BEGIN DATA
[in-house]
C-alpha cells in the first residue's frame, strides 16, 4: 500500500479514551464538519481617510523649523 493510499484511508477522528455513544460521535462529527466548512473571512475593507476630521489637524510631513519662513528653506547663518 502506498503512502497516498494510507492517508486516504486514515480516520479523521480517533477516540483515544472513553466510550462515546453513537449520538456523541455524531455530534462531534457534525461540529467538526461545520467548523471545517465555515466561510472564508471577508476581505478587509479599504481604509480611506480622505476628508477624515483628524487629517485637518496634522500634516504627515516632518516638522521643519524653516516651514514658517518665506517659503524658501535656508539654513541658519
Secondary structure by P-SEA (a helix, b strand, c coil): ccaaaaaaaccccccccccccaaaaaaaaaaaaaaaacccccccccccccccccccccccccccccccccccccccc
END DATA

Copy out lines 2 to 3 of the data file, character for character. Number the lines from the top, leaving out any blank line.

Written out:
C-alpha cells in the first residue's frame, strides 16, 4: 500500500479514551464538519481617510523649523 493510499484511508477522528455513544460521535462529527466548512473571512475593507476630521489637524510631513519662513528653506547663518 502506498503512502497516498494510507492517508486516504486514515480516520479523521480517533477516540483515544472513553466510550462515546453513537449520538456523541455524531455530534462531534457534525461540529467538526461545520467548523471545517465555515466561510472564508471577508476581505478587509479599504481604509480611506480622505476628508477624515483628524487629517485637518496634522500634516504627515516632518516638522521643519524653516516651514514658517518665506517659503524658501535656508539654513541658519
Secondary structure by P-SEA (a helix, b strand, c coil): ccaaaaaaaccccccccccccaaaaaaaaaaaaaaaacccccccccccccccccccccccccccccccccccccccc